For those of you out there doubting whether you can ‘make it’ in film, here is how Chicago based filmmaker Ruth Leitman looked at it: “I love film and I always will! Always. I love everything about it… I wanted to be able to use my art in how I made a living plain and simple. So I did.”
That might sound overly simplified compared to the reality of the daily grind of filmmaking (or the sporadic grind as money and part-time jobs allow). But read between the lines; it is not a desire to be famous or get picked up by a major distributor that allows this mindset. It is knowing what you want to do and focusing all your time and energy towards that.
This kind of drive allows Leitman to tackle intense and personal subjects. For instance, her documentary Welcome to Anatevka is “about a group of developmentally disabled adults staging, ‘Fiddler on the Roof’… It was like witnessing them trying to push Mt Everest over Mt Fuji.”
Or her latest doc Tony & Janina’s American Wedding, about a family torn apart by deportation. “I met them within minutes of when they found out that Janina needed to leave the US within 48 hours, after living here for the last 18 years. So here I was basically to film this awful tragedy.”
“I felt like I had a responsibility as a mother, a wife, a filmmaker and American to explore their story and their commitment & Patriotism towards a country that had torn their family apart,” said Leitman. “We had no funding in place, so we tried to raise funds along the way, but if I waited for the entire budget- we would not have achieved the immediacy and access that the story warranted. 3 1/2 years later that became the film Tony & Janina’s American Wedding.”
Not waiting for a budget is Leitman’s MO, and it works; “I make 3 budgets. The ‘wishful one,’ the ‘less than ideal one’ and then the ‘drop dead’ one. The ‘drop dead one’ is usually what I have to make the film with- especially in this economy. My god! Yes, the budgets are lower. I wish they weren’t… There are so many talented people that I really want to work with here in Chicago on my films… But I have never wanted to wait for all of the funds in order to make a film; I often fear that if I wait that long, the film won’t get made.”
Leitman can afford to move ahead on a project without a budget, because she is willing to take on any role in the filmmaking process. She is listed as writer, cinematographer, director, editor, and producer on most of her work. It might be exhausting to try to fill all these roles, but it gets films made. “I guess the toughest thing I have learned has been in the distribution end of things from my last film, Lipstick & Dynamite. We had a great premiere at TriBeCa Film Festival, brought the wrestlers, sold the film to film to a distributor that had amazing publicity, and then the film was very mis-marketed by the distributor… The days of making a film and simply putting it in someone else’s hands to run with— are over.”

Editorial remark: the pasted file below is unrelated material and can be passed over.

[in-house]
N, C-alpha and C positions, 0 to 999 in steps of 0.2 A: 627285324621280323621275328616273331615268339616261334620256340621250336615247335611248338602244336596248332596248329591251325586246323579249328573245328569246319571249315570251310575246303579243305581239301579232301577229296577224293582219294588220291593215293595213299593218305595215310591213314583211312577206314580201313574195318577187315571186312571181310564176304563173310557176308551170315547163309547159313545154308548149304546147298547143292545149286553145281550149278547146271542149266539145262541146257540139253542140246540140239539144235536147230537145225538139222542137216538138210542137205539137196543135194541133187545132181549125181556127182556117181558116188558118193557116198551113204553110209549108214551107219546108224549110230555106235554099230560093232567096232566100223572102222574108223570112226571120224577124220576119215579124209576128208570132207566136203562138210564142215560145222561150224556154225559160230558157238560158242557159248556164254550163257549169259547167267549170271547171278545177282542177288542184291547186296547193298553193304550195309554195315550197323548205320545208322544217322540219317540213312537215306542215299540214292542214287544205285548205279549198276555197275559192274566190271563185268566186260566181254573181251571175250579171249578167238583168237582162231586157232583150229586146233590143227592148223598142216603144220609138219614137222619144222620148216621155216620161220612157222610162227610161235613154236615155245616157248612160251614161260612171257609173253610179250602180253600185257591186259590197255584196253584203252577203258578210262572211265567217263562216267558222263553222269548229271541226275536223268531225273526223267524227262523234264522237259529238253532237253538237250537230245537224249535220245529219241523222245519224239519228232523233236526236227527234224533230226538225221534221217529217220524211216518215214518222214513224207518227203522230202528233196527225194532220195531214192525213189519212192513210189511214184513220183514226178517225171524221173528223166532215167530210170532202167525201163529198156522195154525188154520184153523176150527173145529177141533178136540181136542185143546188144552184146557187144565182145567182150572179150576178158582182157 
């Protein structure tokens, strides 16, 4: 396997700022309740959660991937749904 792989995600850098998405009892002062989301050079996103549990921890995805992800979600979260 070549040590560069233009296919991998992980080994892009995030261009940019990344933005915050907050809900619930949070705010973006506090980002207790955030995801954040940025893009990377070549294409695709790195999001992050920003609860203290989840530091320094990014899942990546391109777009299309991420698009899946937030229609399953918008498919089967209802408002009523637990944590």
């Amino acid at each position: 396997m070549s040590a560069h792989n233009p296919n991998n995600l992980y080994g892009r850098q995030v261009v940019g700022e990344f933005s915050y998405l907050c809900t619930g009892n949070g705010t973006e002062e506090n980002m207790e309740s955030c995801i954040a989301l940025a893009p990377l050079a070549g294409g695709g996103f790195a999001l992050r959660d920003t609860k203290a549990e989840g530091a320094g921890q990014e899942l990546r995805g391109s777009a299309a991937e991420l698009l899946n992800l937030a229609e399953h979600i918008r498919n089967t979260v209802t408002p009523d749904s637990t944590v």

She has enjoyed collaboration with cinematographer Mark Petersen, her husband Steve Dixon has been producer, and editing with Leslie Simmer. Right now, in fact, she is working on her first fiction project: “I am looking for great indie scripts with strong women characters set in and around Chicago/ Midwest too… hit me up!” While it can seem important to own your project, Leitman shows that collaboration is the name of the game, especially in the DIY film world.
Forget your dream budget. Sure, it could happen some day – but what do you really enjoy? Why do you get up in the morning? To make movies! Stop waiting, and get out there with your camera. Find something you love, and film it: “I love to talk to people… and people like to talk about themselves once you get them going, especially those who perhaps have never been on camera on even been asked very much about their lives at all…
“But the most important thing is this. You have to treat your subjects with the utmost respect, because they have given of themselves in a way that is precious and you have to respect that and honor it. If you don’t, you shouldn’t have the right to tell other people’s stories. Actors go home and go back to who they were before they worked with you, but the subjects of your doc films never get away from their struggles and you must be really sensitive to that.”
It can be scary; without money, crew, or studio support, you might feel like you are wasting your time. How far can films made that way go? If you are afraid, then you need to re-evaluate why you are making a film. “… I am undaunted. I have been this way my whole filmmaking career. You have to be. A door closes and you go through the wall. That is what it means to make a film. I could have chosen an easier path for sure. Making a film is laborious, but seeing it on the screen with an audience for the first time is glorious. It’s always so special and rewarding to see that and acknowledge the people who helped to realize the vision of what is up there on the screen, especially in the age of DIY.”